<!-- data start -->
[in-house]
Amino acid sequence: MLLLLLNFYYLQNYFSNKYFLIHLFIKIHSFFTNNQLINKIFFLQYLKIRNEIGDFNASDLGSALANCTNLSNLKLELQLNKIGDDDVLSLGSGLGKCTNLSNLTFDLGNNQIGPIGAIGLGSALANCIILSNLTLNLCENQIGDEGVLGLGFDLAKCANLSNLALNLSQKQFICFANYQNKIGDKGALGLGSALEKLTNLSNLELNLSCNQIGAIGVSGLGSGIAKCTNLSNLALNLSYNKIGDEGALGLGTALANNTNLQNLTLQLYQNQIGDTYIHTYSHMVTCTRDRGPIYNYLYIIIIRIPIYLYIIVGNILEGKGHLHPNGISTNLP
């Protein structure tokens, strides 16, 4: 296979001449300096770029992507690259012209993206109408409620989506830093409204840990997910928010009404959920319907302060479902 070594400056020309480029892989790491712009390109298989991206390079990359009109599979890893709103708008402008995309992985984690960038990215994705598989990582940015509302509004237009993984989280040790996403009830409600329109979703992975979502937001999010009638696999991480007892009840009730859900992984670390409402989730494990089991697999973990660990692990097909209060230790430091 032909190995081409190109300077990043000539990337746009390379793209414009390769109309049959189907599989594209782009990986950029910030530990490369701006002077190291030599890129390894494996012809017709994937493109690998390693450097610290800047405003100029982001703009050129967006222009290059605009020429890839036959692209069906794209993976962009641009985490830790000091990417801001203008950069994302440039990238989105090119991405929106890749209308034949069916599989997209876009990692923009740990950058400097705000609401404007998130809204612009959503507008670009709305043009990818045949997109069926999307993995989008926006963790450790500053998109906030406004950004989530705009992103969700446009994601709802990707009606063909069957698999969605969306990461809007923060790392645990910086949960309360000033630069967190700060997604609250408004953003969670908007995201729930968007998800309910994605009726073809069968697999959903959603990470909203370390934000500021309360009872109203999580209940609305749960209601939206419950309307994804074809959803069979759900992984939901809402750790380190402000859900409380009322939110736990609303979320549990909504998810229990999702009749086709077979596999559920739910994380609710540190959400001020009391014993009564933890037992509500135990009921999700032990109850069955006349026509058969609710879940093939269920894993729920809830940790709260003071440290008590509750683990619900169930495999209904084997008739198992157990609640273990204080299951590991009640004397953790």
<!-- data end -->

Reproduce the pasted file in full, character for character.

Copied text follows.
[in-house]
Amino acid sequence: MLLLLLNFYYLQNYFSNKYFLIHLFIKIHSFFTNNQLINKIFFLQYLKIRNEIGDFNASDLGSALANCTNLSNLKLELQLNKIGDDDVLSLGSGLGKCTNLSNLTFDLGNNQIGPIGAIGLGSALANCIILSNLTLNLCENQIGDEGVLGLGFDLAKCANLSNLALNLSQKQFICFANYQNKIGDKGALGLGSALEKLTNLSNLELNLSCNQIGAIGVSGLGSGIAKCTNLSNLALNLSYNKIGDEGALGLGTALANNTNLQNLTLQLYQNQIGDTYIHTYSHMVTCTRDRGPIYNYLYIIIIRIPIYLYIIVGNILEGKGHLHPNGISTNLP
């Protein structure tokens, strides 16, 4: 296979001449300096770029992507690259012209993206109408409620989506830093409204840990997910928010009404959920319907302060479902 070594400056020309480029892989790491712009390109298989991206390079990359009109599979890893709103708008402008995309992985984690960038990215994705598989990582940015509302509004237009993984989280040790996403009830409600329109979703992975979502937001999010009638696999991480007892009840009730859900992984670390409402989730494990089991697999973990660990692990097909209060230790430091 032909190995081409190109300077990043000539990337746009390379793209414009390769109309049959189907599989594209782009990986950029910030530990490369701006002077190291030599890129390894494996012809017709994937493109690998390693450097610290800047405003100029982001703009050129967006222009290059605009020429890839036959692209069906794209993976962009641009985490830790000091990417801001203008950069994302440039990238989105090119991405929106890749209308034949069916599989997209876009990692923009740990950058400097705000609401404007998130809204612009959503507008670009709305043009990818045949997109069926999307993995989008926006963790450790500053998109906030406004950004989530705009992103969700446009994601709802990707009606063909069957698999969605969306990461809007923060790392645990910086949960309360000033630069967190700060997604609250408004953003969670908007995201729930968007998800309910994605009726073809069968697999959903959603990470909203370390934000500021309360009872109203999580209940609305749960209601939206419950309307994804074809959803069979759900992984939901809402750790380190402000859900409380009322939110736990609303979320549990909504998810229990999702009749086709077979596999559920739910994380609710540190959400001020009391014993009564933890037992509500135990009921999700032990109850069955006349026509058969609710879940093939269920894993729920809830940790709260003071440290008590509750683990619900169930495999209904084997008739198992157990609640273990204080299951590991009640004397953790």